Sunday, 19 September 2021

IBS: it's a gut feeling

IBS: it's a gut feeling

THIS typical patient story may sound familiar.

“Doctor, I’m someone who has always had a bit of a ‘funny tummy’, it’s worse when I’m stressed and I tend to have a period of a few days of irregular stool habit and then everything goes back to normal. It seems to run in the family.”

If it does sound familiar then you could have irritable bowel syndrome, or IBS, not to be confused with IBD (inflammatory bowel disease) which is a serious condition.

IBS is a common condition, with up to 15 per cent of the population thought to suffer from it. It is characterised by recurrent abdominal pain and bloating relieved by opening the bowels and also a change in bowel habit.

For some this may mean constipation while for others, the opposite. These changes are noted for a few days each month and for most there are periods of “normality” between these episodes.

It is important to note that these symptoms can sometimes be a sign of something serious. As you get older, the risk of developing IBS decreases and after the age of 50 it is very unlikely to develop. Any persistent change in bowel habit or blood in the stool, not attributable to haemorrhoids, should be discussed with your GP.

So what causes it? There seems to be no one reason and people respond differently to different treatments with varying levels of success.

Factors that have been found to be relevant include diet, psychological influences such as anxiety and stress, changes in the way the gut moves food along the intestines, hypersensitivity of the gut, differences in the natural bacteria found in the gut and sometimes even as an immune response after an infection.

Put more simply, people with IBS have a gut that is hypersensitive. Certain foods and strong emotions can upset it, causing it to either try to squeeze food along faster through the gut or slow it down, causing tummy pain and a change in bowel habit.

To make things more difficult, it is what we doctors call a diagnosis of exclusion. This means that there is no specific test we can carry out to confirm that you have IBS but talking to you and getting a clear history of your symptoms is often enough.

So how can we treat it? Firstly, understand the condition. It can be helpful to realise that your collection of symptoms has a name and how it works. This in itself can help ease anxiety which can help improve symptoms made worse by emotion.

Dietary advice: different foods can upset the gut in different ways. Some sugars encourage water to stay in the gut and move the food along quickly like a laxative. Other foods stimulate the gut to pass food along more quickly, for example, caffeine. Foods which ferment in the gut increase gas, causing abdominal pain, bloating and flatulence.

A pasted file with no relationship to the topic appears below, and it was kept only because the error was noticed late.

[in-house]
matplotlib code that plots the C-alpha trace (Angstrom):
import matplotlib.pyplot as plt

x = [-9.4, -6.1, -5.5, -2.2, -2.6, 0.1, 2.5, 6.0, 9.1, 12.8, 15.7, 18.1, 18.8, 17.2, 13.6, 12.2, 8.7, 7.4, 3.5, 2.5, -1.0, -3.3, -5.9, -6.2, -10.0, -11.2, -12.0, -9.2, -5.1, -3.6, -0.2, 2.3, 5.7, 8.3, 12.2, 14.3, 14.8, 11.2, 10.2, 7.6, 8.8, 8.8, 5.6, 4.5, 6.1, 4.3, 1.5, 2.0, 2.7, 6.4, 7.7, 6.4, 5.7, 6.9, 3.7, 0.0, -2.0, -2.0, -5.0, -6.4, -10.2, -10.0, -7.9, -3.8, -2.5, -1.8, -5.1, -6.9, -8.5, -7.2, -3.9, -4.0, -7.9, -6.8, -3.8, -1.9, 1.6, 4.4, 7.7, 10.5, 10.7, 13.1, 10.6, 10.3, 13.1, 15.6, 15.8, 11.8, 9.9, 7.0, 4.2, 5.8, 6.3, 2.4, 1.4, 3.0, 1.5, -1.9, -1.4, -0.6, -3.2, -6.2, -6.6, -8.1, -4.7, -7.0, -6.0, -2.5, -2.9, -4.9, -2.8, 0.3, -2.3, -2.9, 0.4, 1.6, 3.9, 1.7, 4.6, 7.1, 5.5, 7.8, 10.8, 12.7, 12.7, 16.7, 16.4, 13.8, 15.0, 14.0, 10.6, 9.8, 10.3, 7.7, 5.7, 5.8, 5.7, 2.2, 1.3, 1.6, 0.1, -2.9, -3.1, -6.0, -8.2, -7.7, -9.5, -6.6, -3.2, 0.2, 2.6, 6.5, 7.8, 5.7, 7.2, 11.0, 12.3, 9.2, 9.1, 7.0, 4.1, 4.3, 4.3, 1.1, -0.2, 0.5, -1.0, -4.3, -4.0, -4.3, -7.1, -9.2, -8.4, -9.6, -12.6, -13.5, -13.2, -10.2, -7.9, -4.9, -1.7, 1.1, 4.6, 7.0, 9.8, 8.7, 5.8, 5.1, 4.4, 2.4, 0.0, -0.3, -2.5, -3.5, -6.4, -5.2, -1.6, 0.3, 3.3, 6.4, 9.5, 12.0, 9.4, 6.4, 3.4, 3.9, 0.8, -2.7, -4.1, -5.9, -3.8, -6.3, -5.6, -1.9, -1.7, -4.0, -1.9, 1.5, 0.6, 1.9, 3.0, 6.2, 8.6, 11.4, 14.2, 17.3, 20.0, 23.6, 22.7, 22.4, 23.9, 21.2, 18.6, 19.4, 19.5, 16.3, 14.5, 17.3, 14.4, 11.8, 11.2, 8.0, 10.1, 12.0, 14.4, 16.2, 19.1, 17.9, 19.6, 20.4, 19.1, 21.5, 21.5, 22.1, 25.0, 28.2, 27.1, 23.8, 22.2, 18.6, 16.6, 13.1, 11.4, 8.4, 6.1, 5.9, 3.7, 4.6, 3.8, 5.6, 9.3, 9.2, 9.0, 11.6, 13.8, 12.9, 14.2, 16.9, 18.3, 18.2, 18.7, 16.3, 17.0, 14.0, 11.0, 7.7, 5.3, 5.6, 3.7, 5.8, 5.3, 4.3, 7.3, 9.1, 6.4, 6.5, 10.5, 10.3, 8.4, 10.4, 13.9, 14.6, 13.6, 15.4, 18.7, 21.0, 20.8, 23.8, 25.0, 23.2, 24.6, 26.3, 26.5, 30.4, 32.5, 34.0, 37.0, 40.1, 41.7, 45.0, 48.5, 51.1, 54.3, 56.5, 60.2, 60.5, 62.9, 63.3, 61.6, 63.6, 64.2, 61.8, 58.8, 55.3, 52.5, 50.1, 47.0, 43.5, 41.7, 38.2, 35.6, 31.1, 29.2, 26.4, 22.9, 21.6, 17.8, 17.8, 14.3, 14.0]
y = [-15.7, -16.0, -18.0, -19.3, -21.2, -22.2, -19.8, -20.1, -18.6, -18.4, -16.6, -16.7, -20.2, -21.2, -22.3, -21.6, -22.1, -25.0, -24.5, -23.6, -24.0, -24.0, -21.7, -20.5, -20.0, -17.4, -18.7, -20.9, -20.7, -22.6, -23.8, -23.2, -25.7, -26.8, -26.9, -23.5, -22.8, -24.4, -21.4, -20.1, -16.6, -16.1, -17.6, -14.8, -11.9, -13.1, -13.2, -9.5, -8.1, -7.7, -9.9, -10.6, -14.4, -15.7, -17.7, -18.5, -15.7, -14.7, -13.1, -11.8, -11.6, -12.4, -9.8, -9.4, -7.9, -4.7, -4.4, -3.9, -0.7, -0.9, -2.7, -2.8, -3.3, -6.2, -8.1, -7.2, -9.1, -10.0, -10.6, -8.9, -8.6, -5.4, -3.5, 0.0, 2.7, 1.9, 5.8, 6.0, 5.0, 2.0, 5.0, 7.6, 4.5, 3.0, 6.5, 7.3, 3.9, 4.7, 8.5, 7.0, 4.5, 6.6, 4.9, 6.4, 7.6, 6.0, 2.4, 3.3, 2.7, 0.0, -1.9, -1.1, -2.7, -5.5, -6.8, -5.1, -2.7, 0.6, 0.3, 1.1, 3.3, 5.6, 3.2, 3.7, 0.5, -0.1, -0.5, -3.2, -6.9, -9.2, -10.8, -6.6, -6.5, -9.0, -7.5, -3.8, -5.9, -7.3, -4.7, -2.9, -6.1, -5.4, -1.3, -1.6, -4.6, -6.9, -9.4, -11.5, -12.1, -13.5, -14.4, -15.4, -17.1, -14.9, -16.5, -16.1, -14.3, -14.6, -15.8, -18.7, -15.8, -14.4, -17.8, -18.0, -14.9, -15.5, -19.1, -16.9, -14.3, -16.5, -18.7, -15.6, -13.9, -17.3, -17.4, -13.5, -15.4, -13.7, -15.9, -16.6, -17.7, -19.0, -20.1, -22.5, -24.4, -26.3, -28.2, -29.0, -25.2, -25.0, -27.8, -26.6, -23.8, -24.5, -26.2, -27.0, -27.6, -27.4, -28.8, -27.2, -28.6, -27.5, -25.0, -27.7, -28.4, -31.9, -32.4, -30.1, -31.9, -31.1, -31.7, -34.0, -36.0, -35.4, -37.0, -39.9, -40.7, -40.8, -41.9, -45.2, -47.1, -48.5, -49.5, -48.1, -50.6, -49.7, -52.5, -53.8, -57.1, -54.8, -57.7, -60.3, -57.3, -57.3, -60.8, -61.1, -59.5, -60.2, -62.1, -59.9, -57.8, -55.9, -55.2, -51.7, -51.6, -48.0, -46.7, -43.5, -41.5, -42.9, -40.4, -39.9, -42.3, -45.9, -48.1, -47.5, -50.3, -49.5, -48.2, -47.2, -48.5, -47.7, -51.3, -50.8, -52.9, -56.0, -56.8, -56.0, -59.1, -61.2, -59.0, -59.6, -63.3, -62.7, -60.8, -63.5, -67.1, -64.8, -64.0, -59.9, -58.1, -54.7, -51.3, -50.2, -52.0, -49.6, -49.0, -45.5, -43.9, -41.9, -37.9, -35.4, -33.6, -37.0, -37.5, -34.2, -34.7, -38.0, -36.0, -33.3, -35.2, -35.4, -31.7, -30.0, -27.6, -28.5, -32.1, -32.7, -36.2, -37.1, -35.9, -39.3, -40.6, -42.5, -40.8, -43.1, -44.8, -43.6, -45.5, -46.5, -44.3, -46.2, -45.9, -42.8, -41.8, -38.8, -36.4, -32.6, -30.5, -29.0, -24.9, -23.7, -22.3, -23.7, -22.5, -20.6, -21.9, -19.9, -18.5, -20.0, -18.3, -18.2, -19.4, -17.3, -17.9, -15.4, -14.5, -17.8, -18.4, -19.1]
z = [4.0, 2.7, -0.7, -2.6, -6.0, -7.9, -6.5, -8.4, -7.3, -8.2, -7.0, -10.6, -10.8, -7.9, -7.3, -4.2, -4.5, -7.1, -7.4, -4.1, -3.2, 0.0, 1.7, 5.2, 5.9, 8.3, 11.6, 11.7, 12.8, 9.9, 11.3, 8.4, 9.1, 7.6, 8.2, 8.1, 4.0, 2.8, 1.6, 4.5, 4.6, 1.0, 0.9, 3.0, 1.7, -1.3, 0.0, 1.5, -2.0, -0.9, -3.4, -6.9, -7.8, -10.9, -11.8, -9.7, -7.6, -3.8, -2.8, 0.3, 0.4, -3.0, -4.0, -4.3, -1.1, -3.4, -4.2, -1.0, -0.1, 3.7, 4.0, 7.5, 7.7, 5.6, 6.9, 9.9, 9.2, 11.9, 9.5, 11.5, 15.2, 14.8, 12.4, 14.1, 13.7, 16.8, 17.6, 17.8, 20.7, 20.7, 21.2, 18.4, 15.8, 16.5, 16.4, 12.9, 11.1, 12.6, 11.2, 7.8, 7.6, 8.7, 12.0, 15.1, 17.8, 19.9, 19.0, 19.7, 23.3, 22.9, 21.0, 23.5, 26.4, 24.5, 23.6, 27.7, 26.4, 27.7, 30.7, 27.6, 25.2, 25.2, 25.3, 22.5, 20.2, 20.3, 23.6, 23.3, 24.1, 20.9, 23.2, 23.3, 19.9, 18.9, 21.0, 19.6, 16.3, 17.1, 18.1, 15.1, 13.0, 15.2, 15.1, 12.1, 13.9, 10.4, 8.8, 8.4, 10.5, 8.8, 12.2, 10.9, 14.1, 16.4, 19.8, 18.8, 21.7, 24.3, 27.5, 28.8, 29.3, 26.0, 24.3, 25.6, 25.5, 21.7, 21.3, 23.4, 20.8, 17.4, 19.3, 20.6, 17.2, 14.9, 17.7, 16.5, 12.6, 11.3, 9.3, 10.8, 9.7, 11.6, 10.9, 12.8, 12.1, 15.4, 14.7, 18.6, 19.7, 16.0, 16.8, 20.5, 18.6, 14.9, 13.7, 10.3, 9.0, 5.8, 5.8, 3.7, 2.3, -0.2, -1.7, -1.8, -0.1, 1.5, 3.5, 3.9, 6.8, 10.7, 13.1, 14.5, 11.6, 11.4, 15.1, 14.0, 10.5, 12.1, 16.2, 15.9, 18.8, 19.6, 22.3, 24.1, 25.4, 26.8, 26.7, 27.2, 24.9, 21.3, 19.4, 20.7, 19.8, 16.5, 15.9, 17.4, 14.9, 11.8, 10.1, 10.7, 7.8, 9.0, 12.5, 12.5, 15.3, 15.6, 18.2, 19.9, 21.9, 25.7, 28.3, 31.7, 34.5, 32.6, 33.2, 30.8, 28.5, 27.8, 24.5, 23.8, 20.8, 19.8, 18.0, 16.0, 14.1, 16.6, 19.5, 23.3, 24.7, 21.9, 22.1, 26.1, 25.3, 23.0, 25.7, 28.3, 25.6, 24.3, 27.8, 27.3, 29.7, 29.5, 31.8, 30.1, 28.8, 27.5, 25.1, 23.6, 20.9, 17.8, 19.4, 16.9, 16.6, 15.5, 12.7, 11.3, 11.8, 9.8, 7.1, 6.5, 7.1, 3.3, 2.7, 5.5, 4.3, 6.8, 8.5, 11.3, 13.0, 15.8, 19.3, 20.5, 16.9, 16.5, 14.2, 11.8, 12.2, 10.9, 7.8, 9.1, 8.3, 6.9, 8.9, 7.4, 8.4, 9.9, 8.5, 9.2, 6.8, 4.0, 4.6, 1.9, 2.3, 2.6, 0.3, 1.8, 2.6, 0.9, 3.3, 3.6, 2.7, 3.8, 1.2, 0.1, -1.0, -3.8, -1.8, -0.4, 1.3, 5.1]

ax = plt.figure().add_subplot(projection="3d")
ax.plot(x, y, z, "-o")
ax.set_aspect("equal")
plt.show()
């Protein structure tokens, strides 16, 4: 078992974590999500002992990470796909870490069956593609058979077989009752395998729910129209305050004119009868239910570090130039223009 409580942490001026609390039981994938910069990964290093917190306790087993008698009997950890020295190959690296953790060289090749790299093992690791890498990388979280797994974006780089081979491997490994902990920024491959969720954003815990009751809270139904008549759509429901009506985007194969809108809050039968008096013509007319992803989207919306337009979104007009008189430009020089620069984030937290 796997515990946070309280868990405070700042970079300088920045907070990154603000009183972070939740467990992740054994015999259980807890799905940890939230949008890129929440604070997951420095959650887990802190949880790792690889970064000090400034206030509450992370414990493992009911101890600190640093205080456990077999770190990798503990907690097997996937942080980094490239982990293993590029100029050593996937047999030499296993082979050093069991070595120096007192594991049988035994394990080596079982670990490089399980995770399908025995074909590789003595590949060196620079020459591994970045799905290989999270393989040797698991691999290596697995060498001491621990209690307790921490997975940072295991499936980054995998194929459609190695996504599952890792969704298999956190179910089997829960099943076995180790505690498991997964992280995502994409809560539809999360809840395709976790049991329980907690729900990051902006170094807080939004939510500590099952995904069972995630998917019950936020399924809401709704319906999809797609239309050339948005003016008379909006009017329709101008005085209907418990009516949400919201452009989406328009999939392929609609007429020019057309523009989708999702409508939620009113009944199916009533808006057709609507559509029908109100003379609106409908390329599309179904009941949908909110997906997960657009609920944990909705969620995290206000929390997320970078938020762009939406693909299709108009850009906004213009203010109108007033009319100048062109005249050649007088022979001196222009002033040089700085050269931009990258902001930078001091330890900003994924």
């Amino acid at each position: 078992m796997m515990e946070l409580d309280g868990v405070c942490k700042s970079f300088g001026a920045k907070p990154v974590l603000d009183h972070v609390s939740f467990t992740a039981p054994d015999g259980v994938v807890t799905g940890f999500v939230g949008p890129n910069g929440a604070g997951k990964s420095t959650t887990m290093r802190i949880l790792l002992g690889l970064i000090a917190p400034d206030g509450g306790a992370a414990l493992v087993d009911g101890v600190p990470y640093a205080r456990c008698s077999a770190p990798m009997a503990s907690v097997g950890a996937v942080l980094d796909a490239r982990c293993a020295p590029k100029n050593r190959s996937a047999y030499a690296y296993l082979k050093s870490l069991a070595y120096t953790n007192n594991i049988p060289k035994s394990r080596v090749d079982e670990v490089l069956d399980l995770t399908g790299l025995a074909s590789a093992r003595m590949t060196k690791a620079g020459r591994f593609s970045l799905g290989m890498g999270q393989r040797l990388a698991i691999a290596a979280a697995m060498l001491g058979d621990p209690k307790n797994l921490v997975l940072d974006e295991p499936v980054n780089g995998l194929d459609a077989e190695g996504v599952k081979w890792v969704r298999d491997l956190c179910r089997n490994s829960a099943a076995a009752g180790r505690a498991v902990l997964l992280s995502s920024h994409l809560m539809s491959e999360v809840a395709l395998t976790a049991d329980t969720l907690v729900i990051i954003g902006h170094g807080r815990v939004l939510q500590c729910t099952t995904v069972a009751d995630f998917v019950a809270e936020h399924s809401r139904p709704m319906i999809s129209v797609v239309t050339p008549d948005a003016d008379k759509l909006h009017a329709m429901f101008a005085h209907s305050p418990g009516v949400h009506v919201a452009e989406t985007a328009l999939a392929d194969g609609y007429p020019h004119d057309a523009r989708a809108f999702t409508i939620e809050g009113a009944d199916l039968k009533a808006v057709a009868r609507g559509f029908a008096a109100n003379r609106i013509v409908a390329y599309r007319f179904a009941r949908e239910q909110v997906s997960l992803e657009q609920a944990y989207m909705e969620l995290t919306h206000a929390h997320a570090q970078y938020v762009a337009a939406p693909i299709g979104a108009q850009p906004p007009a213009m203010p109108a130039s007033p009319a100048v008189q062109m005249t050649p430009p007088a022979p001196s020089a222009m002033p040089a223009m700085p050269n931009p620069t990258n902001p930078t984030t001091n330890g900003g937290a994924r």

The British Dietetic Association reviewed 30 dietary studies into foods and supplements used in the treatment of IBS. There was no definitive answer for a cure but instead some low-grade evidence for the use of probiotics and a reduction in fermentable carbohydrates. In those with IBS prone to constipation, a three-month trial of ground linseed was shown to be helpful.

Reducing fermentable carbohydrates has the most evidence for reducing the bloating and flatulence symptoms of IBS but what does it mean?

Anyone who has consulted me about IBS will have heard me use the term FODMAPs. This stands for (wait for it) Fermentable oligosaccharides, disarrcharides, monosaccharides and polyols, a group of poorly digested carbohydrates that change gut motility and cause bloating.

It’s important to note that it’s not every carbohydrate, just some, so there is no need to remove carbohydrate from your diet completely. The last thing anybody needs is to cut out large food groups from their diet and end up with nutritional deficiencies and a deterioration in health.

Start by keeping a food diary to identify your specific triggers and visit ibsnetwork.org for a list of FODMAPS.

The evidence for probiotics gives no clear guidance on specifically what and how much but in general probiotics can help with symptoms such as bloating, abdominal pain and constipation (but have not shown to improve loose stool). I have anecdotal evidence from patients for SymproveTM but whatever you choose, make sure your probiotic has either lactobacillus or bifidobacterium in.

Fibre is a useful treatment in those with predominantly constipation with abdominal pain but should be avoided in those with bloating and fluctuance. In those with loose stool, anti-diarrhoeal tablets maybe helpful in the short term.

Stress management is important. In particular, look for triggers of stress and try to put positive coping strategies in place to deal with these before they affect your bowel.

Antispasmodic medication helps to reduce the squeezing activity of your gut, alleviating cramps and slowing the rate of travel through the gut. Buscopan and Colofac can be bought over the counter. Colpermin (peppermint oil) works differently to these two but can also reduce pain.

There are limited studies on the effect of exercise but a 2011 trial of 100 patients who tried to have 20 to 60 minutes of physical activity three to five times a week showed substantial improvement in symptoms and less worsening of symptoms over time. Exercise decreases pain, encourages a healthy regular bowel habit, reduces stress and improves gas transit through the bowel.

More News:

POLL: Have your say